Nicolas Carter is an executive vice-president of uranium at UxC LLC, one of the nuclear industry’s market research and analysis companies. Carter has 21 years of nuclear industry experience. He manages and coordinates uranium consulting projects and products, including The Ux Weekly, Uranium Market Outlook, Uranium Suppliers Annual and Uranium Production Cost Study. During his career he has provided strategic consulting to major commercial companies in the nuclear fuel industry and advised government and international organizations on uranium market and policy issues. He specializes in economic analysis and forecasting, specifically in the areas of worldwide U3O8 production capability, production costs and price projections. He recently spoke with The Northern Miner about his outlook for uranium.
The Northern Miner: Uranium doesn’t really trade like many other commodities, and buyers and sellers typically negotiate contracts privately. Utilities usually buy their fuel in four- to 10-year contracts to lock in the price. Is it true that there have been no significant long term contracts signed in the last two years?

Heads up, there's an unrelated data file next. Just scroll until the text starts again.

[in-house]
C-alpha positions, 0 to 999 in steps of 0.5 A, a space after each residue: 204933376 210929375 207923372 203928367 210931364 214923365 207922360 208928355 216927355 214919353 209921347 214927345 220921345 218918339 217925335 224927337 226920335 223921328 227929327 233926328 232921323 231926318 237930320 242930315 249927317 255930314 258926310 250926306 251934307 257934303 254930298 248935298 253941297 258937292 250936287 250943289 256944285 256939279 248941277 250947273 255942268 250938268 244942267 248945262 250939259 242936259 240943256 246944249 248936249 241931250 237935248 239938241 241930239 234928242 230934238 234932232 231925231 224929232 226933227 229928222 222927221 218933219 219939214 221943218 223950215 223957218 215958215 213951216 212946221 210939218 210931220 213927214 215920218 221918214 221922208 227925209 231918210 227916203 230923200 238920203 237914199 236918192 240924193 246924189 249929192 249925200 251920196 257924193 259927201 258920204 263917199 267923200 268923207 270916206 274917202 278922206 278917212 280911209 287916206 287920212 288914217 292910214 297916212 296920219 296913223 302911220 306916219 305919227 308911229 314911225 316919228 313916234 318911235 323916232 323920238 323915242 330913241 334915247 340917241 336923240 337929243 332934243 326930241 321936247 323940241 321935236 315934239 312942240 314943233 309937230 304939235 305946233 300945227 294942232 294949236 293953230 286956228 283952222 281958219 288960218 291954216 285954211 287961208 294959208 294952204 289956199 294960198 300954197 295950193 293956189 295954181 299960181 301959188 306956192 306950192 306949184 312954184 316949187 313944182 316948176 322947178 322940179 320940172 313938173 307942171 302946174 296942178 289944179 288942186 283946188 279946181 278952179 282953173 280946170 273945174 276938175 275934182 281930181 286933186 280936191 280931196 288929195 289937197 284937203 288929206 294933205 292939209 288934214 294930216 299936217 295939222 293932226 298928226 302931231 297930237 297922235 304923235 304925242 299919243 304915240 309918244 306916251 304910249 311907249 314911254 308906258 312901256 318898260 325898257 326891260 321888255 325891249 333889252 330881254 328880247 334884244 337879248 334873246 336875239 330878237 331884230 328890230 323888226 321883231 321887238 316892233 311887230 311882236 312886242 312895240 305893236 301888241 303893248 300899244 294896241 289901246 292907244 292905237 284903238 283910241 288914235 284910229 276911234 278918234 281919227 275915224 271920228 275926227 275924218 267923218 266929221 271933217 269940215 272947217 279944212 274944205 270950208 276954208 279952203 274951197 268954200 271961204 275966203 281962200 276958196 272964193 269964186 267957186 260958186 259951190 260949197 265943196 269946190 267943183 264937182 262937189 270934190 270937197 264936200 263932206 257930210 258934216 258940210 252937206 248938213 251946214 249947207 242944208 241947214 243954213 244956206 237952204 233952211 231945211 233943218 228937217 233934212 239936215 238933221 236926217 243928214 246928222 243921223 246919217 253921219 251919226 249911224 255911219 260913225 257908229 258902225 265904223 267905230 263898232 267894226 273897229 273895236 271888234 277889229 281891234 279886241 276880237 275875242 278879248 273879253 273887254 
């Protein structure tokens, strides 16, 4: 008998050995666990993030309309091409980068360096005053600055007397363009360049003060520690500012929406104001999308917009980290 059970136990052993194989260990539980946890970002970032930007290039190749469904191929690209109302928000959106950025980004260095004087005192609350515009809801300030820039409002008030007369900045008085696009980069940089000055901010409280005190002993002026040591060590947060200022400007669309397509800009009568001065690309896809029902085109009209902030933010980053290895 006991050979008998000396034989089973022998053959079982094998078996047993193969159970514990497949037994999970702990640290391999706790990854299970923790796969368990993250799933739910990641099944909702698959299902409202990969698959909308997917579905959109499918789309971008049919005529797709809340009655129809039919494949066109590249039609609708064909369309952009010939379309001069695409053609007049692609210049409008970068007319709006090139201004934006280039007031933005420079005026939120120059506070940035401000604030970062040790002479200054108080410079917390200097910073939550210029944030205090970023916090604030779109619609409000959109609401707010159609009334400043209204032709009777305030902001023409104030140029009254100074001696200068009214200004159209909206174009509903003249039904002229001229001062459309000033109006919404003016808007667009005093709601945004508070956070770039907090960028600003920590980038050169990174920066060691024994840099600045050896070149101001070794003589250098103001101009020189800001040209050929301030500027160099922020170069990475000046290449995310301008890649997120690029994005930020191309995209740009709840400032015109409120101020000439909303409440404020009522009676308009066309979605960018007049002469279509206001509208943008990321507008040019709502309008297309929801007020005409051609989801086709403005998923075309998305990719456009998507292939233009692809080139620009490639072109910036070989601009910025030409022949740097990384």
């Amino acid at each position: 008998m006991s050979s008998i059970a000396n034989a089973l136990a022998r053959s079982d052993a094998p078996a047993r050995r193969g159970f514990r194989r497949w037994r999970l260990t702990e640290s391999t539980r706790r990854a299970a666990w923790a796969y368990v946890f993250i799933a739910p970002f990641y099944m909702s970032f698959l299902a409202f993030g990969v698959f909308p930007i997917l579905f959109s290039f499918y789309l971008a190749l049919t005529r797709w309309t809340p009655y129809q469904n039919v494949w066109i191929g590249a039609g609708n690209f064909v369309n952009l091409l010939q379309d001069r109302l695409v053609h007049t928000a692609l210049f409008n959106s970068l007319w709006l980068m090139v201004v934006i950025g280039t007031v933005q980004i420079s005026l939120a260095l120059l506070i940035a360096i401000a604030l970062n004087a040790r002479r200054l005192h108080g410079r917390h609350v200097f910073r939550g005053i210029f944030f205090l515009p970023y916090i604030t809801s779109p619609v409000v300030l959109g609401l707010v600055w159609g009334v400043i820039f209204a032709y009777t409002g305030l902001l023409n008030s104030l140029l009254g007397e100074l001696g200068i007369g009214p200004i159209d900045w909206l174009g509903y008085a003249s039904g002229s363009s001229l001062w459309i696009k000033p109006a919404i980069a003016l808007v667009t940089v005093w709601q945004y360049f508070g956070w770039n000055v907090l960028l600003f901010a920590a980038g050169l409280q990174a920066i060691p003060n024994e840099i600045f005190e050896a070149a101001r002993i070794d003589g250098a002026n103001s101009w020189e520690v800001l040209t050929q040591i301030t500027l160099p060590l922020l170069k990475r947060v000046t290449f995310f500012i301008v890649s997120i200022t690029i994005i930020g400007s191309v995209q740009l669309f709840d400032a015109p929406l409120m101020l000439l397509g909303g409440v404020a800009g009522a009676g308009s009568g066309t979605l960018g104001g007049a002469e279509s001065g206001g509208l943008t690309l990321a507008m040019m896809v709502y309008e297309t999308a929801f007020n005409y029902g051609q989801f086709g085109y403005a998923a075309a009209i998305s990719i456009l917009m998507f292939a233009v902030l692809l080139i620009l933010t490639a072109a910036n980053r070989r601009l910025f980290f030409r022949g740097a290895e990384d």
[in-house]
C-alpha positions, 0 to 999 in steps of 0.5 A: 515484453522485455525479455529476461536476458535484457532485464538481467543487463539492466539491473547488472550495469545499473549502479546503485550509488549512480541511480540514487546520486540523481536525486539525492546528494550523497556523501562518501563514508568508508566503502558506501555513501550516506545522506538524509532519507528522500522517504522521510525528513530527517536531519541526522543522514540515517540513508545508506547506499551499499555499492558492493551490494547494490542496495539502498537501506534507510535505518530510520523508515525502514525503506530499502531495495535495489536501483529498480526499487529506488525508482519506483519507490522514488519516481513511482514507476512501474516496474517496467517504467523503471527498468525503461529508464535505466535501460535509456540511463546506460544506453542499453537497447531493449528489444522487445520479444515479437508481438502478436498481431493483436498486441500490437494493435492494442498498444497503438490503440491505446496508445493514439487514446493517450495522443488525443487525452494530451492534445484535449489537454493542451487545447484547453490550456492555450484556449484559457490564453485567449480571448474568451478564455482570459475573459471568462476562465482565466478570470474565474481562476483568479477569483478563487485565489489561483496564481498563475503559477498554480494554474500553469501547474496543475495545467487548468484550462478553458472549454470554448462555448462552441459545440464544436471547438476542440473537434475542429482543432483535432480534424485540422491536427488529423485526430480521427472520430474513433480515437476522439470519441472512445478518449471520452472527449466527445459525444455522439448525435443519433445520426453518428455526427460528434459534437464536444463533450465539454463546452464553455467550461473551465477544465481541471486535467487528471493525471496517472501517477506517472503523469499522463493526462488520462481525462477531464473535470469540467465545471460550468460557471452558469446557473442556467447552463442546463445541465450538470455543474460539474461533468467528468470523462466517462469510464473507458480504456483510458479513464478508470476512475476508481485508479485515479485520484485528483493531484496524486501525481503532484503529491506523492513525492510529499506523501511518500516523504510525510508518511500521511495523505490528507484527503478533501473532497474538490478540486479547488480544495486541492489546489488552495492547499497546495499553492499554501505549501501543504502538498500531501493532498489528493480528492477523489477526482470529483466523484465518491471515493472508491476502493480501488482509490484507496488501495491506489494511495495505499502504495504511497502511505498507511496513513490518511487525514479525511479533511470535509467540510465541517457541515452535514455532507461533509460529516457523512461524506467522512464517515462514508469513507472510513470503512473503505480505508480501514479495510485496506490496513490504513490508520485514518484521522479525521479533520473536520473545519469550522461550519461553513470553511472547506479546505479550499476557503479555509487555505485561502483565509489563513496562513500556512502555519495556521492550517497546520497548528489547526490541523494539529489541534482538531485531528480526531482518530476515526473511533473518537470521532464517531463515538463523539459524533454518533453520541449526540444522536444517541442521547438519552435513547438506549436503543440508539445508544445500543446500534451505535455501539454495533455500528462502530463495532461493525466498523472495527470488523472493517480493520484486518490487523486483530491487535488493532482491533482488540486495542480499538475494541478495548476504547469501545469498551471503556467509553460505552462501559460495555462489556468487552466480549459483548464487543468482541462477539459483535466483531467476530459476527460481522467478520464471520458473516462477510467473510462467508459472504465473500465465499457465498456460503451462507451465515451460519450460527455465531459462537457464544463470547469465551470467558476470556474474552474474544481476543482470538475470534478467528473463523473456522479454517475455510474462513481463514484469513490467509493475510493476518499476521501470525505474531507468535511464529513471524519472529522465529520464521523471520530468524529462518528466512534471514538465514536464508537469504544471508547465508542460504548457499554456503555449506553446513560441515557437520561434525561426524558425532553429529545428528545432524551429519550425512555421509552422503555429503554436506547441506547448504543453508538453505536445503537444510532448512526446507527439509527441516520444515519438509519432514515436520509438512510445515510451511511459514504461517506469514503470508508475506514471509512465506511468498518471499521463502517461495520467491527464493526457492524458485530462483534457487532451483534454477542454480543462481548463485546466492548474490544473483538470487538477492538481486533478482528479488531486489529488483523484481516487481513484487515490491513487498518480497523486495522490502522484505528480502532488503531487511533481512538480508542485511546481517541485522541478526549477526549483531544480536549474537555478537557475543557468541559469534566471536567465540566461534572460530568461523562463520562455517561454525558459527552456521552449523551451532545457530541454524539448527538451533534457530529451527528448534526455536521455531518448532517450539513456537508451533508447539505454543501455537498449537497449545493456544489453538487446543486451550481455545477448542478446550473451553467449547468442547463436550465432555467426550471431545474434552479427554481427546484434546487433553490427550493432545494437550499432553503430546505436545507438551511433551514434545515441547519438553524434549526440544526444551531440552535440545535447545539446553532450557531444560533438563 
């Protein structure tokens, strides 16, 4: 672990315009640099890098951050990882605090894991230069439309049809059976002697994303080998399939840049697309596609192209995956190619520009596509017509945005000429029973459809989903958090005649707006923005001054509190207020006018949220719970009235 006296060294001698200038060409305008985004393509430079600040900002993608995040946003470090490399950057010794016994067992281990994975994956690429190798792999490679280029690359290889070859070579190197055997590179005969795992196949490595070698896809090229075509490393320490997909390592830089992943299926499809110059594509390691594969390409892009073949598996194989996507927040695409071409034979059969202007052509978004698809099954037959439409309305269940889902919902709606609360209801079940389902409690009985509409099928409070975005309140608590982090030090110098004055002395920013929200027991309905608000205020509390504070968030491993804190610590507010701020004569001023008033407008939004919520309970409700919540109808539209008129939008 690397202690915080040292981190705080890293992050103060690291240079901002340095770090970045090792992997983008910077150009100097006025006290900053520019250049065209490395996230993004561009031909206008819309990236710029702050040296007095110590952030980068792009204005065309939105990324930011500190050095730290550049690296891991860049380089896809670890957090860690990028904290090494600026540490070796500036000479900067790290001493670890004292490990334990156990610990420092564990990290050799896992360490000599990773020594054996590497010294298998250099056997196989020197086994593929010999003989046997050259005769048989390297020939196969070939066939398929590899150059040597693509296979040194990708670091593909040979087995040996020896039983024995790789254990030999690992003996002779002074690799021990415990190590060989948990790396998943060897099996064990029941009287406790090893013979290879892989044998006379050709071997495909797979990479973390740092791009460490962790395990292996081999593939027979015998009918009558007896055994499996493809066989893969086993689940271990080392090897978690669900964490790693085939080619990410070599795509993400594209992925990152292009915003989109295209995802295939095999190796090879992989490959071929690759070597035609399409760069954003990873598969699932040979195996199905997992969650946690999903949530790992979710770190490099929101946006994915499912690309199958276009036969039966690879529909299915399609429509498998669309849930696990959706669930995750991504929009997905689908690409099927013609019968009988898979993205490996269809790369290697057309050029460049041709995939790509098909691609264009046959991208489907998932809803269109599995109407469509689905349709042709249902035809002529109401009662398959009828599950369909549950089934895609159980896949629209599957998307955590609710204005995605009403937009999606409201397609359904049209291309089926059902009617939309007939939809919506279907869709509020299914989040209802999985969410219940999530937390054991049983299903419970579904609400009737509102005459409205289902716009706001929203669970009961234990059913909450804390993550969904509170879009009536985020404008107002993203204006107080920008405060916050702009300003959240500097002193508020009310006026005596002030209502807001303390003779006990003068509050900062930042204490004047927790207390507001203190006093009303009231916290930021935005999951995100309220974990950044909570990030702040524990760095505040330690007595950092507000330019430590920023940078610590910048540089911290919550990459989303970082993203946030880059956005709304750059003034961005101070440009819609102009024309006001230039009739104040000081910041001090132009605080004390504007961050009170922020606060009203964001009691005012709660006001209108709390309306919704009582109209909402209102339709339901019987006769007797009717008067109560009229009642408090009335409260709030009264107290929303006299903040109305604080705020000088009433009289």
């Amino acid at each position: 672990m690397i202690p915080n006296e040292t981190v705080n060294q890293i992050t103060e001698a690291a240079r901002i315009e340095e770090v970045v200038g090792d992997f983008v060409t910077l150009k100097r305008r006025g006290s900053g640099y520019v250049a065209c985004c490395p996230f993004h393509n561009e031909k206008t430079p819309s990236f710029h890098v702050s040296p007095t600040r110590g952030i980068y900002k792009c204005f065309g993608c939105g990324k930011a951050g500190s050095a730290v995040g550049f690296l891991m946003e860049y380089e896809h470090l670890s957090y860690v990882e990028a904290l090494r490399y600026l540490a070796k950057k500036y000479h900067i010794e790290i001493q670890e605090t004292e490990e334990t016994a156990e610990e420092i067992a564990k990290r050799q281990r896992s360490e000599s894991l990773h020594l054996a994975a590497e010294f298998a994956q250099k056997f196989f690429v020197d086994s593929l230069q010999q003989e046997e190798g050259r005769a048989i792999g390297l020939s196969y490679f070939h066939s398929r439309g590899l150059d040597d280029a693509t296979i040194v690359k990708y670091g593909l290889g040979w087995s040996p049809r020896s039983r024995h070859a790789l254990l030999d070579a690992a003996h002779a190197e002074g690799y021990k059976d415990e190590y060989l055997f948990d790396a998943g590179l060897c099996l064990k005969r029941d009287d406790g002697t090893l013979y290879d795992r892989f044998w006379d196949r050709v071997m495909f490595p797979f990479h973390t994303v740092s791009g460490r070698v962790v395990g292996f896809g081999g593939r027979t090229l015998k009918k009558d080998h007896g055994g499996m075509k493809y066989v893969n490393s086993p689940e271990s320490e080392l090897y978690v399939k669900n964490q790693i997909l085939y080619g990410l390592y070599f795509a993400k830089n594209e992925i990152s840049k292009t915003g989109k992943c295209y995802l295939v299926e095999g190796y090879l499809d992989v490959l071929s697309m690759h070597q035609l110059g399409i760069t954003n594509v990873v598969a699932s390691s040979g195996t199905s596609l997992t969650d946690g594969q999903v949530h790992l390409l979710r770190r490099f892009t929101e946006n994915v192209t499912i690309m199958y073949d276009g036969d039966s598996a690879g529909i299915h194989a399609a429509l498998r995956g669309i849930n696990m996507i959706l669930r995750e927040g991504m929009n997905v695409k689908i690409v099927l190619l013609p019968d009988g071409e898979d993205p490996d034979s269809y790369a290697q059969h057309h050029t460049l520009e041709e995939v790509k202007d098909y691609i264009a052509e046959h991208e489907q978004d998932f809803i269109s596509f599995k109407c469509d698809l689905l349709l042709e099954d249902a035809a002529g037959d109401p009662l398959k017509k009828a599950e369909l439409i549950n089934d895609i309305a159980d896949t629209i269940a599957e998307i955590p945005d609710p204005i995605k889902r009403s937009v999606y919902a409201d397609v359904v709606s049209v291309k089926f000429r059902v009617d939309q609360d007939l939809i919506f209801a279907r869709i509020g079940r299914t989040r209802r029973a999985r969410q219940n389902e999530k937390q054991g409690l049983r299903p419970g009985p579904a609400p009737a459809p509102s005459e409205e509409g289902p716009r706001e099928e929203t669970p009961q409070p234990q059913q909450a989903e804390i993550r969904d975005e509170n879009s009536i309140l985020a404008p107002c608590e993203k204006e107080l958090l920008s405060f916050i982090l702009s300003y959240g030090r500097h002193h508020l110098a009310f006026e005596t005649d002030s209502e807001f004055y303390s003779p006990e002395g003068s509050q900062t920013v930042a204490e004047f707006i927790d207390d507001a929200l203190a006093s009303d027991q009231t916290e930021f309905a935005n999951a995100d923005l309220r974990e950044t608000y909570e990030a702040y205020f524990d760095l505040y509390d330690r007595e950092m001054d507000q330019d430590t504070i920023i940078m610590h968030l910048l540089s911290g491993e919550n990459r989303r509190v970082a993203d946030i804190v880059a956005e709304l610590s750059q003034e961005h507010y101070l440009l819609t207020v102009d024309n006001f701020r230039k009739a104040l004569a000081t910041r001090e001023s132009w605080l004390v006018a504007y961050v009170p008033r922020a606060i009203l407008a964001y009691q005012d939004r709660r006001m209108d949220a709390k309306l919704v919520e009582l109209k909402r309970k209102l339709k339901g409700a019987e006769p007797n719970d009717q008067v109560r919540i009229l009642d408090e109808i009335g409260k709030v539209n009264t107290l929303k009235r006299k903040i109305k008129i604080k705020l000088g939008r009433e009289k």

Nick Carter: Uranium does trade in an active spot market, although it doesn’t have the liquidity of many other key commodities, such as coal or oil. In 2018, spot volume consisted of 88.5 million lb. U3O8 from 440 transactions, with 25% of the volume coming from utility purchases. The term market accounted for volume of 90 million lb. U3O8 from 30 transactions in 2018. Among U.S. utilities, average contract lengths for term contracts were much shorter at three years compared to an average of seven years for non-U.S. utilities. Additionally, one non-U.S. utility purchase accounted for 28 million lb. U3O8over 10 years. Term contracting volumes have picked up slightly over the past couple of years, but most of these contracts have continued to be signed at fixed prices or market-related prices (along the forward price curve).
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